Platform: PC (reviewed) | PSN & XBLA versions incoming
The original Trine was a revelation in the now prevalent physics-based puzzle/platform hybrid genre, and arguably set a standard by which all subsequent rivals were measured. Frozenbyte have been gradually whetting our appetite with a drip-feed of sumptuous new screenshots and a stellar beta build throughout the last few months, and I'm delighted to report that the finished article lives up to all expectations. Trine 2 builds upon the exceptional physics engine and beautifully-crafted puzzles of its predecessor to deliver one of the very best puzzlers of 2011.
Players assume the role of three heroes throughout the 2D puzzle-strewn campaign, who each boast very different abilities. The Wizard can magically manipulate scenery objects and move them into new positions, or conjure magical crates into existence to act as platforms. The mobile Thief swings around the scenery and uses her magic bow to devastating effect, while the lumbering Knight deploys his raw brute strength and an impenetrable shield to provide a perfect blend of damage output and steadfast defence. This trio can be instantly swapped on-the-fly, resulting in a truly versatile arsenal of skills that can be thrown at the complex levels; creating platforms one minute, moving objects into gravity-defying balanced positions the next and then zipping up to a higher vantage point within scant seconds. Joining forces in co-op, naturally, allows players to combine their abilities to solve puzzles quicker. Note that this can occasionally make things a little too easy, especially if one or more players have already blown through the campaign, but the scope for reckless experimentation provides significant lasting appeal.
Natural elements play a support role alongside the excellent physics engine, and each has a profound effect on the environment. For example, pouring water onto by manipulating leaves or pipes results in the creation of new platforms of grapple points. And fire... well, it's fire. Blast it through a moveable portal and see what burns.
Apart from some surprisingly capable combat and fairly simple platforming (especially if you use the Rogue), the physics-based puzzles are the star of the show... and absolute showstoppers at that. Most of the solutions are intelligent or lateral rather than obscure; challenging you to blend multiple characters' skills and different elements together in surprising new ways. Many puzzles can also be beaten by numerous different approaches, and thinking outside the box can result in some accidental solutions that even the developers might not have considered. A thoughtful learning curve eases you into the proceedings and lets you feel out each character's skills before throwing you in to the deep end. Critically, you'll bask in the glow of incredibly frequent 'Eureka!' moments as your own ingenuity, gravity and a little patience conspire to deliver the perfect solution - you always feel in control rather than being funnelled towards a flagrantly signposted conclusion.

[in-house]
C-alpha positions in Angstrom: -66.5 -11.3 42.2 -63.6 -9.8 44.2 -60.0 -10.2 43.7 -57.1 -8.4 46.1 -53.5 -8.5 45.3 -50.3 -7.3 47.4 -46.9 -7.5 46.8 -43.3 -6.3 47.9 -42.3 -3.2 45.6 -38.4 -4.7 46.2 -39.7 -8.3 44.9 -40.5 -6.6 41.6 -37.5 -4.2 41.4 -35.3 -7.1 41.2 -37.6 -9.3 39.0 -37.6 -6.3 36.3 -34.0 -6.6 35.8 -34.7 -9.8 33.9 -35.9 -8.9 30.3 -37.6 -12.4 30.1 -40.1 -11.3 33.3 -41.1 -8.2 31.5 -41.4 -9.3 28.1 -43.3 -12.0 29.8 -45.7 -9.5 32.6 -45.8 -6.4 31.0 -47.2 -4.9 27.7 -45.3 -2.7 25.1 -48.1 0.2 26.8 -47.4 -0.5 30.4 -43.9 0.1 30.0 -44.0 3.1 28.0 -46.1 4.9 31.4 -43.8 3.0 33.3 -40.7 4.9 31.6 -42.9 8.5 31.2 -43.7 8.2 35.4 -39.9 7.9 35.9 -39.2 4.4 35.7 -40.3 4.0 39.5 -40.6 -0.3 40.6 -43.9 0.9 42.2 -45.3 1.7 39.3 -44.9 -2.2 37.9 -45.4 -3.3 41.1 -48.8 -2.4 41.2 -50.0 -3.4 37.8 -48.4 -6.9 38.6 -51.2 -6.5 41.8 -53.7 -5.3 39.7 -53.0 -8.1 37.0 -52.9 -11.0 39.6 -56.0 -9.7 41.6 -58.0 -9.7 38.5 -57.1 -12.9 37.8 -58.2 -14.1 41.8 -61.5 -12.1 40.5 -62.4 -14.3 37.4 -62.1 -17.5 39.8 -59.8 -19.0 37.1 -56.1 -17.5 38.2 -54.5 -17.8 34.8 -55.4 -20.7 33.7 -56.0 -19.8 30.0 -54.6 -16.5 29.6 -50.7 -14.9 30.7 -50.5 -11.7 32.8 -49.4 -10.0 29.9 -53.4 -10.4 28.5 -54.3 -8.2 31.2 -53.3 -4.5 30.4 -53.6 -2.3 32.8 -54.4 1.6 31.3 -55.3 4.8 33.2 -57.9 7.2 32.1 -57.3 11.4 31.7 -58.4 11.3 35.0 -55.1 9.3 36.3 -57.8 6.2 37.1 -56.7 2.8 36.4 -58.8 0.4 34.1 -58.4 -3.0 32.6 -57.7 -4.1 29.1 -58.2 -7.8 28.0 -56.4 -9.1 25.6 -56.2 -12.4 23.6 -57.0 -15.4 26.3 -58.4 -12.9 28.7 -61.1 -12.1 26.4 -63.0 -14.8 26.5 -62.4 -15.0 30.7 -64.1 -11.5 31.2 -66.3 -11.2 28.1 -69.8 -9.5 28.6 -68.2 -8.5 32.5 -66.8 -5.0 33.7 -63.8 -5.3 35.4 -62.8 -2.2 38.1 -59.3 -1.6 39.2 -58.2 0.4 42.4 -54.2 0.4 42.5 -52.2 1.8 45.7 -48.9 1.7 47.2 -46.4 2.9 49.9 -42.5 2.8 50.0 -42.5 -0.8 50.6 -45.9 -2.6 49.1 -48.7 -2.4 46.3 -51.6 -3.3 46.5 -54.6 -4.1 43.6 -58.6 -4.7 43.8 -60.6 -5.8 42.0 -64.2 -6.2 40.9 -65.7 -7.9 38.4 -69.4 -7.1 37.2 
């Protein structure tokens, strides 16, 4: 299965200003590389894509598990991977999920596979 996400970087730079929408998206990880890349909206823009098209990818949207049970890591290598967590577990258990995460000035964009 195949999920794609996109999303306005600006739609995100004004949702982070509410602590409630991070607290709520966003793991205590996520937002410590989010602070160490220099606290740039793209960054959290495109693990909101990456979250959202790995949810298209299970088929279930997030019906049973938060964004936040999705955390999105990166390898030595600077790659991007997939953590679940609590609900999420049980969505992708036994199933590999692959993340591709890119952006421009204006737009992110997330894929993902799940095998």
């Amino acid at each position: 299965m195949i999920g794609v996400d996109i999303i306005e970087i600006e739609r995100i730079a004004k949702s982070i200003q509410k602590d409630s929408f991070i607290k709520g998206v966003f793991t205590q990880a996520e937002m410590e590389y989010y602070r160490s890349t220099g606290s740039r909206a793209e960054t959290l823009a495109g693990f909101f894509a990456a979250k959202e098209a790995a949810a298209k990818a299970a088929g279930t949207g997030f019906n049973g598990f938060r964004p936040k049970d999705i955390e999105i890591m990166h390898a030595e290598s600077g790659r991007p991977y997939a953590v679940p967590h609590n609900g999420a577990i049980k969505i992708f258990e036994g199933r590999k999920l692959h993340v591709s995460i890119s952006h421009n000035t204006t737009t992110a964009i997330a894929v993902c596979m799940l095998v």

Trine suffered from major issues with class balance, and the sequel does manage to rectify this problem to some extent. The Knight, who was a bit of an underdog last time around, now has many more opportunities to shine thanks to a number of large levers and gouts of flame that only he can circumvent - not to forget his devastating prowess in pitched combat. However, the Wizard is still more useful than both of his compatriots combined due to his levitation and platform conjuring skills being relevant for just about any given situation. This is fine in singleplayer when you're free to save the Knight for his set pieces, but in the cooperative mode, the poor sap stuck with the Knight is probably going to get some serious magic envy from time to time.
Impatient gamers can hustle through the campaign in about six hours all told, but to do so would be missing the point entirely. The levels brim with experience orbs to power up your characters - most of which are plainly visible yet astoundingly hard to reach. You'll need to try every character, poke and prod at each scenery element and wrack your brains to aneurysm in order to net 100% completion, though picking up just a fraction of these orbs will grant your three heroes with a selection of upgraded abilities that, in turn, present you with even more ways to approach the trickier puzzles. The evolving skillsets allow puzzle fans to enjoy many of the levels more than once just to see how they could have handled things differently.
And we've just got to mention those visuals before we wrap up. Trine 2 is a vibrant, dreamlike delight that takes standard fantasy fare and runs with it to its stylish logical conclusion. It's a beautiful place to be, crisp and muted in equal measure, and full of colourful genre caricatures that hover just on the right side of parody. A serviceable (if slightly brief and irrelevant) story and competent voice acting round out the presentation. Its a treat for the eyes as well as the mind.
- Outstanding puzzles
- Varied and exciting character abilities
- Visually delightful
- Still some slight class imbalance
- Story is a little on the perfunctory side (if that bothers you)
- Levitated objects can very occasionally get stuck, forcing restart
The Short Version: Trine 2 is a superior sequel and a superior puzzler. Undoubtedly one of the thinking man's highlights of 2011.